Asian Americans for Community Involvement: Leaders in Health and Advocacy

The concept of “health” is broad, and it is sometimes complex. When considering what being “healthy” means, we often think of physical health: good nutrition, regular doctor’s visits and exercise; everything in order. However, mental and spiritual health, while often overlooked, are equally as important. Asian Americans for Community Involvement (AACI) recognizes this, and they are making a big difference in the lives of their community members.

Founded nearly fifty years ago, AACI began to address the unmet needs of Southeast Asian refugees and has since grown to be one of the largest community-based advocacy and service organizations in Santa Clara County. Tied greatly into their mission is the focus on providing underserved and marginalized people in the community with resources to help them achieve whole health; to help them thrive physically, mentally, and spiritually. For communities that have been oppressed, neglected, and targeted throughout American history, the barriers they face from accessing healthcare and resources are not only significant, but are often detrimental. AACI strives to mitigate the inequities deeply rooted in the United States health systems and services by providing community members with the resources they need to help them thrive. They are able to do so in over 40 languages, with bilingual, bicultural providers that understand and have ties with the communities they serve.

AACI - Facebook photo

Just last month, in collaboration with the City of San José, they hosted an event to vaccinate unhoused people and people with disabilities. And with medical services, wellness services focused on prevention and early intervention, behavioral health services, domestic violence and human trafficking services, as well as youth and leadership opportunities and continued political advocacy, AACI is able to coordinate care among several programs, working tirelessly to serve the needs of its community and shows no sign of slowing down.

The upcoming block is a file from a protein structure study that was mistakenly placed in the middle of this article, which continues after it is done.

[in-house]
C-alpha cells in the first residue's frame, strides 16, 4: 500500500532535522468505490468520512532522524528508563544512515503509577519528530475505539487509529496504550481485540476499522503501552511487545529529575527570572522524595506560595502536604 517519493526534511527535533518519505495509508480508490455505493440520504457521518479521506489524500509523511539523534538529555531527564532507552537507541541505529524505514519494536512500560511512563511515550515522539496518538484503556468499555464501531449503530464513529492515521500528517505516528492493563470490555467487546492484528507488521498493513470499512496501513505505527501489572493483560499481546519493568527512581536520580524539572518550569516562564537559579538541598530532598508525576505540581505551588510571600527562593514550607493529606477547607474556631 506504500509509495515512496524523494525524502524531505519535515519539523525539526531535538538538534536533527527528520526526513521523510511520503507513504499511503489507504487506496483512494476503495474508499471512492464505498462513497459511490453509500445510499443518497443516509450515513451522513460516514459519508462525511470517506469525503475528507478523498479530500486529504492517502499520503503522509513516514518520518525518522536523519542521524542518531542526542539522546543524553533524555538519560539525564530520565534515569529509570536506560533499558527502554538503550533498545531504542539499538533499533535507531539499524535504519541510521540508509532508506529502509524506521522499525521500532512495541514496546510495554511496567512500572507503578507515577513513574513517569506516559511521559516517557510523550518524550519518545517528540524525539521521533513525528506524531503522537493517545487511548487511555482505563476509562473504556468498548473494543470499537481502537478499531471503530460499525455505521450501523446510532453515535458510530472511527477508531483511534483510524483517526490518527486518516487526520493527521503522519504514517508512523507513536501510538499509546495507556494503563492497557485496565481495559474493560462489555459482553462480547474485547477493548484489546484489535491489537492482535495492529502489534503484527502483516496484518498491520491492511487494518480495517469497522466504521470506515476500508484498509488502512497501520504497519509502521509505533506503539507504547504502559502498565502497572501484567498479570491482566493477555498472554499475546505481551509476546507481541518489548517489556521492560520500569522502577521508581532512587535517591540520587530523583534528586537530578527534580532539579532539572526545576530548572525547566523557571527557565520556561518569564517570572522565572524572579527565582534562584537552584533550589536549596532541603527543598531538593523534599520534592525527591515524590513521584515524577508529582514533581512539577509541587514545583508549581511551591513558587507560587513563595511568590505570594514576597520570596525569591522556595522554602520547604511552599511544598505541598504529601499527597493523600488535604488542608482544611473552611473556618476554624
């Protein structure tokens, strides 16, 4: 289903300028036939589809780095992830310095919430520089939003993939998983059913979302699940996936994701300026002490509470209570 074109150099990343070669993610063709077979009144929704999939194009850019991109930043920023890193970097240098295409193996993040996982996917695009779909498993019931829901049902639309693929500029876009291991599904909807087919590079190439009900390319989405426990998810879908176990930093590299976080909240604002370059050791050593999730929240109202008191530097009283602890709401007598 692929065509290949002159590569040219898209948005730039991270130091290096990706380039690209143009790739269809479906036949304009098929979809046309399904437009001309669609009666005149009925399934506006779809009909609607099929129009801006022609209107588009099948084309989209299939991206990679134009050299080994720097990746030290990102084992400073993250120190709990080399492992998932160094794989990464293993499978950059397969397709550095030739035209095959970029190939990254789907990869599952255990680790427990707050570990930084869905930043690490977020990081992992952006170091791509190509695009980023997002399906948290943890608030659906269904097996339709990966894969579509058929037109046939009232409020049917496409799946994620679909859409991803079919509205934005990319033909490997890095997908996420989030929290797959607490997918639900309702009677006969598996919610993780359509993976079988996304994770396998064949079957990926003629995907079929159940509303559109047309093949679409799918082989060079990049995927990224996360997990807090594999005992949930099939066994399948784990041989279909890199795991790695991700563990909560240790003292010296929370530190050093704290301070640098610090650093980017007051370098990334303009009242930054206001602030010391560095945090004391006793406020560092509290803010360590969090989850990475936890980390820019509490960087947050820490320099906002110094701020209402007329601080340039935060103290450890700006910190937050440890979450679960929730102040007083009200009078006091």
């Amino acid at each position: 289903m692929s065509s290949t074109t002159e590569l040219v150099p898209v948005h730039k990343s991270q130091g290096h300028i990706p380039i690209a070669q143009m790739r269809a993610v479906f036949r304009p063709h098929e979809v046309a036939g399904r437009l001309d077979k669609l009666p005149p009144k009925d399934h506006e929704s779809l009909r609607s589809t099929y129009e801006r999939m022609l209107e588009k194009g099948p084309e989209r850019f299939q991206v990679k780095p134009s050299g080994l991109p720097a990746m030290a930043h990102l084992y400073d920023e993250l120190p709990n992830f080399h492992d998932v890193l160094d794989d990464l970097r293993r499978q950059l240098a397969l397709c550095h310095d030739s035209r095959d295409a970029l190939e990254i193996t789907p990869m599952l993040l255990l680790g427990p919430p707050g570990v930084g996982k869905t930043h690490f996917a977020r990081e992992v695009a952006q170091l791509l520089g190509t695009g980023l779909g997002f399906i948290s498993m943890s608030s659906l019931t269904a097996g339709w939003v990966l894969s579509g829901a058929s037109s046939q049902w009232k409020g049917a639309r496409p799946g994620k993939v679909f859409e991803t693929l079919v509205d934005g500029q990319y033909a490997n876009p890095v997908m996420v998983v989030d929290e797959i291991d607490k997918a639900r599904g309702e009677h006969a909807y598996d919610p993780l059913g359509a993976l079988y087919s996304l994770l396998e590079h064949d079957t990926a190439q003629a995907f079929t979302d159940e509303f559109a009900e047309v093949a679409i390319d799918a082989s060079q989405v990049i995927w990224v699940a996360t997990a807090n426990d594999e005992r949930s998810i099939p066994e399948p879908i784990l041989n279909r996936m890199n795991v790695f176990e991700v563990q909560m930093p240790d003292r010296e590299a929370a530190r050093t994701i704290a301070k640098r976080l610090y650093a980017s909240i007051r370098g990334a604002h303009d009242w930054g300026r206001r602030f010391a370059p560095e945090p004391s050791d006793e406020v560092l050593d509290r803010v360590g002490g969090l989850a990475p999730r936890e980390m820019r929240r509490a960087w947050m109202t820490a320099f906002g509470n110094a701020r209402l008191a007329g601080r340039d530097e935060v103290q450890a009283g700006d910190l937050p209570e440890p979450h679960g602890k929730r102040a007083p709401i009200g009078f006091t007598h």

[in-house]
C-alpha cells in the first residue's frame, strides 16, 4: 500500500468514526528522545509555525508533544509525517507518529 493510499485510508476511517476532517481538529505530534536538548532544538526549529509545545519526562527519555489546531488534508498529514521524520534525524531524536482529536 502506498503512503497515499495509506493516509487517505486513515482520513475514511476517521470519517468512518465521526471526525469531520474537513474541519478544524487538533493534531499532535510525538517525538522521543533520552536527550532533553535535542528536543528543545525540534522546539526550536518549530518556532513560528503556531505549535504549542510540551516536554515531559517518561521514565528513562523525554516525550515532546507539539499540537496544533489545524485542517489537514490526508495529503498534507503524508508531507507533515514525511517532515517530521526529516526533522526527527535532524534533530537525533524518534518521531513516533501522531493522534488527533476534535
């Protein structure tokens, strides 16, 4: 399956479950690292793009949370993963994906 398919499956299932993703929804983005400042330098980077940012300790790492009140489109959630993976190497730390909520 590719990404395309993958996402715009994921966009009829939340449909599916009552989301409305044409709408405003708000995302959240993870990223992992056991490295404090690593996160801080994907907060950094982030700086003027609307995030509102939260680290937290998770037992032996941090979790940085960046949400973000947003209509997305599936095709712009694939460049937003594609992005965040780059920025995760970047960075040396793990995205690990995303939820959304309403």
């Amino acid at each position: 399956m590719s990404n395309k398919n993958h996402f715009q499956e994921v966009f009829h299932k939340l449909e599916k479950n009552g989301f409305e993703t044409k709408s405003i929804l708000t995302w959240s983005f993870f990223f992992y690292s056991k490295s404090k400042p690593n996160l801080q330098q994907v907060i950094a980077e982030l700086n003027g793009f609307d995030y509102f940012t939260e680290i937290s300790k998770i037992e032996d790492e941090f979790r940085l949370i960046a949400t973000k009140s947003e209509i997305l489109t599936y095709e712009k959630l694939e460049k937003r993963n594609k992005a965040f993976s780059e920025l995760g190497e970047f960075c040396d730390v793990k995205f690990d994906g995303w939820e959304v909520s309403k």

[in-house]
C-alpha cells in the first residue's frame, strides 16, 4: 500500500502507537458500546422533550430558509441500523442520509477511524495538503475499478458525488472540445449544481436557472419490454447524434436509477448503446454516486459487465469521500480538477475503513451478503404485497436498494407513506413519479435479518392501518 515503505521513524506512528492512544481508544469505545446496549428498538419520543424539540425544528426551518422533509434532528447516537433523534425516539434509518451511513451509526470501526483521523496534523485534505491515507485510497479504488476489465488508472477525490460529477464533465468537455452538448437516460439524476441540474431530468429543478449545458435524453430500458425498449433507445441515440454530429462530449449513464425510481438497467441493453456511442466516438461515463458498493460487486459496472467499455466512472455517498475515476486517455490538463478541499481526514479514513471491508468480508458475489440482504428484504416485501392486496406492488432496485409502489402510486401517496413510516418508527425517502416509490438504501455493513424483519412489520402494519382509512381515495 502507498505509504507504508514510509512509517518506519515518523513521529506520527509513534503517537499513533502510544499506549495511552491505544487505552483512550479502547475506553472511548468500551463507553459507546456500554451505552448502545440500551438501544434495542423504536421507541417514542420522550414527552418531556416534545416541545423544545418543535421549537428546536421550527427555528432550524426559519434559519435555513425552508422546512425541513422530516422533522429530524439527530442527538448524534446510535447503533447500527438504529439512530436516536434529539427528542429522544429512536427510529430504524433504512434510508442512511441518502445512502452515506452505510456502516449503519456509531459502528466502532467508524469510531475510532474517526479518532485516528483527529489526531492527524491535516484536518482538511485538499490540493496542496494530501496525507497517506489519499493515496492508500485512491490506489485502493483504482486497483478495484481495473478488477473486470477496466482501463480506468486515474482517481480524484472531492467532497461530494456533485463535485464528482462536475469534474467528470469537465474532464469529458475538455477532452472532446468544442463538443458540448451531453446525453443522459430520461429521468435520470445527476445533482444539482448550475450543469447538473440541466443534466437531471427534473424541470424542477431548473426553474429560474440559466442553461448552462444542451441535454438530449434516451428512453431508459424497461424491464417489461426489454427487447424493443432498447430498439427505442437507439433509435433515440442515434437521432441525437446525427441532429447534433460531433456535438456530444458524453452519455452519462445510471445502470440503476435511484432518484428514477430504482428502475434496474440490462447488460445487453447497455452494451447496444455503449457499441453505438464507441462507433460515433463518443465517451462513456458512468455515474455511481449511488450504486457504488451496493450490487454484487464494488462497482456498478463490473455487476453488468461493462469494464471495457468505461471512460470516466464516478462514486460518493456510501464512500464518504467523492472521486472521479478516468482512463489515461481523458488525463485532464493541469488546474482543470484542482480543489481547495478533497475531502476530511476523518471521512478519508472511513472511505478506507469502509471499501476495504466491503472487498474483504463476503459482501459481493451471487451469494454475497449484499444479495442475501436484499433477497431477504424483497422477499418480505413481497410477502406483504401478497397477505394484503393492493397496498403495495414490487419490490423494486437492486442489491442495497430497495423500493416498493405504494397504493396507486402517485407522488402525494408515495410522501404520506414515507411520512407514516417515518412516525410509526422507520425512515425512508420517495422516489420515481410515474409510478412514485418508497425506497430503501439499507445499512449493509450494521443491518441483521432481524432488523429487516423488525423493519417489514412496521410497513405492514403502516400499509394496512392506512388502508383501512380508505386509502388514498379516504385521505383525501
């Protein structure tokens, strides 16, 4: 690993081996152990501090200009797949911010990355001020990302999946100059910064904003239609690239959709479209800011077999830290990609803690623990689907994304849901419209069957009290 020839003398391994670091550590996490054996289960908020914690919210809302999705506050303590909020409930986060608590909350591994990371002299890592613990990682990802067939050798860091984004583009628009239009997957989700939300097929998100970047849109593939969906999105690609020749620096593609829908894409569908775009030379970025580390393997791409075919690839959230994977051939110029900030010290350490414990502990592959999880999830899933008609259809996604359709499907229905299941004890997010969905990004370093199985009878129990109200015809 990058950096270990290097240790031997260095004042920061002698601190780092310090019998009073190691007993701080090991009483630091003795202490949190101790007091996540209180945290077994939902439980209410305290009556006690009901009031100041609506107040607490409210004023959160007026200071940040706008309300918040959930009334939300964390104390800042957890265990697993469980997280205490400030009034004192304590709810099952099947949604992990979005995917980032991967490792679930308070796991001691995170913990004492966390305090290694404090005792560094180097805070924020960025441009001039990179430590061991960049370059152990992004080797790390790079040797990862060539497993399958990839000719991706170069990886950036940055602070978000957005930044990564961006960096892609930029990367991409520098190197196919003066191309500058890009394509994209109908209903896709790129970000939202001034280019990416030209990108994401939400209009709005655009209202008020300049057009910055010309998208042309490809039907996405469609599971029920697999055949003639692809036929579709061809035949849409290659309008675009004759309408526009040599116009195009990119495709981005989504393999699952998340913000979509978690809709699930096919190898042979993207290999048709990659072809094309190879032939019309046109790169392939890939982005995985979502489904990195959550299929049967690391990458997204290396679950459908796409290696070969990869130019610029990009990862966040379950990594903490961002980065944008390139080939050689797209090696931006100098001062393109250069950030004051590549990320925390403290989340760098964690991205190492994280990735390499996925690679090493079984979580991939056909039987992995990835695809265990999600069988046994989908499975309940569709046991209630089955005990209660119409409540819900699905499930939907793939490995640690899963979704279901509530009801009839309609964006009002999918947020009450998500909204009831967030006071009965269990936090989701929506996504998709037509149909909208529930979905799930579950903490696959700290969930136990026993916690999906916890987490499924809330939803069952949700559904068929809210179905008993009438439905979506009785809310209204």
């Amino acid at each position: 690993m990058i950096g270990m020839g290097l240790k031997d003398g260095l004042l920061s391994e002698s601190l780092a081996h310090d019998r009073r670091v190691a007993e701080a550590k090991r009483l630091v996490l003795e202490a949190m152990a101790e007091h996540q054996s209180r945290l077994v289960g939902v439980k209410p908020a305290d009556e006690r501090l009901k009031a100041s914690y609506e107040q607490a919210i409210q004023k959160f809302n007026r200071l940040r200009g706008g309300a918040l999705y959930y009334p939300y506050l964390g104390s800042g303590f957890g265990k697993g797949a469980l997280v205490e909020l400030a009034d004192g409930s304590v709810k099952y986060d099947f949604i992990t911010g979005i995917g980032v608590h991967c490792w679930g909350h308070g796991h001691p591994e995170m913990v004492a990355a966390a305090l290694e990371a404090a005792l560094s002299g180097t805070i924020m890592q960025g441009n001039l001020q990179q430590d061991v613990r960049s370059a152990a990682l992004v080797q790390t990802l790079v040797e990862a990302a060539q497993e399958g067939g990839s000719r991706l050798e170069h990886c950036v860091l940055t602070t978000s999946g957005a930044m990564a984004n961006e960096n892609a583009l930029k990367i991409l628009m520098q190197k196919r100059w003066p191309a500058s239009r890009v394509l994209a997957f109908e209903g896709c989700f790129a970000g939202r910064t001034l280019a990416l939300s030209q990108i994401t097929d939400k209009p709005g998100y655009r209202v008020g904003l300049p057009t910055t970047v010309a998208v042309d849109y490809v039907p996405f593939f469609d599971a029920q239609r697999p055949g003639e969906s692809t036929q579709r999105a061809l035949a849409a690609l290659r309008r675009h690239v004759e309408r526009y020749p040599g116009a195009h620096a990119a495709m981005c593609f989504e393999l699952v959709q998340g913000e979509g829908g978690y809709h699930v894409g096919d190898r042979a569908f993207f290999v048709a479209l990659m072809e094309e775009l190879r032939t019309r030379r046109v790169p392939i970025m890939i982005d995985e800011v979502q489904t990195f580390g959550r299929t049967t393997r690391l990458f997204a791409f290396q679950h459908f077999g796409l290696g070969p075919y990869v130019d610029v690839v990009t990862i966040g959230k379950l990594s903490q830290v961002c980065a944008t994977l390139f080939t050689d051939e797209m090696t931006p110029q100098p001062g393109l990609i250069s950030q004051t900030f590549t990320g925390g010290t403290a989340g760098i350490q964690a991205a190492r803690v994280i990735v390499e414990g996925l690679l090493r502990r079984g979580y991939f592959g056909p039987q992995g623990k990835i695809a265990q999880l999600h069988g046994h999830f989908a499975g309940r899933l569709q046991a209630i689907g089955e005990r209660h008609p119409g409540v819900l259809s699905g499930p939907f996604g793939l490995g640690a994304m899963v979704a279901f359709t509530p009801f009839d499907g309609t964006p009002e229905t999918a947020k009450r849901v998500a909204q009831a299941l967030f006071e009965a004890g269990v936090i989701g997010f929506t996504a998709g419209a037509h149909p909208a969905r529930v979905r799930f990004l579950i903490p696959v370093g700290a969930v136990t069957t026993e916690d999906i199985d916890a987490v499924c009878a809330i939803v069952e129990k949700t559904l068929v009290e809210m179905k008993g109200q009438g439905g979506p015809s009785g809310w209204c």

As Asian American and Pacific Islander (AAPI) Mental Health Day approaches on May 10th, during the larger AAPI Heritage Month, Nira Singh, Director of Behavioral Health Services at AACI, discussed their holistic approach to client care, and their work throughout the pandemic. “We offer integrated services to people from age zero to older adults with a model of whole health,” said Singh on their client-centered services, which often involves spending time in nature.


Such a call to action highlights the importance of having green space in cities for urban residents to visit. A variety of research has shown the numerous health benefits of spending time in nature, both physically and mentally, as it reduces stress, improves cognitive function and promotes physical wellbeing. This is why providing equitable access to the outdoors is one of the Authority’s top priorities, made all the more important by the COVID crisis, and its uneven impacts on certain populations. Authority-funded parks like Edith Morley Park and Martial Cottle Park are excellent examples of how developed, urban environments can still provide nature that offers similar health benefits without requiring people to travel far from home. And the way AACI prioritizes encouraging their clients to get outside sets them apart from many health care providers, as it considers much more than only medical interventions to keep their clients healthy.

With a long career in community-based health and advocacy work, particularly focused on marginalized and underserved populations, Singh not only helped to get AAPI Mental Health Awareness Day established, but also recognized nationally. Now, approaching her sixth year at AACI, she continues to oversee Behavioral Health services at the organization, and the passion she has for her work is greater than ever. “The Achieving Whole Health model focuses on physical health, mental health, and spiritual health, and being in nature is a key factor,” Singh mentioned. “And spirituality doesn’t necessarily mean religion – simply having time outside and in nature is healing, regardless of religious belief, and it’s frequently included as part of treatment for patients.”

AACI’s integration of nature into treatments aligns greatly with the Authority’s mission to provide access to it. With its open space preserves, reports, urban grant programs, events, and resources like this virtual guided meditation, the Authority uses many approaches to increase access to nature and is proud to be working alongside AACI in service to the community.

Photos courtesy of AACI

May 05, 2021
For media inquiries contact:

Charlotte Graham

Public Information Officer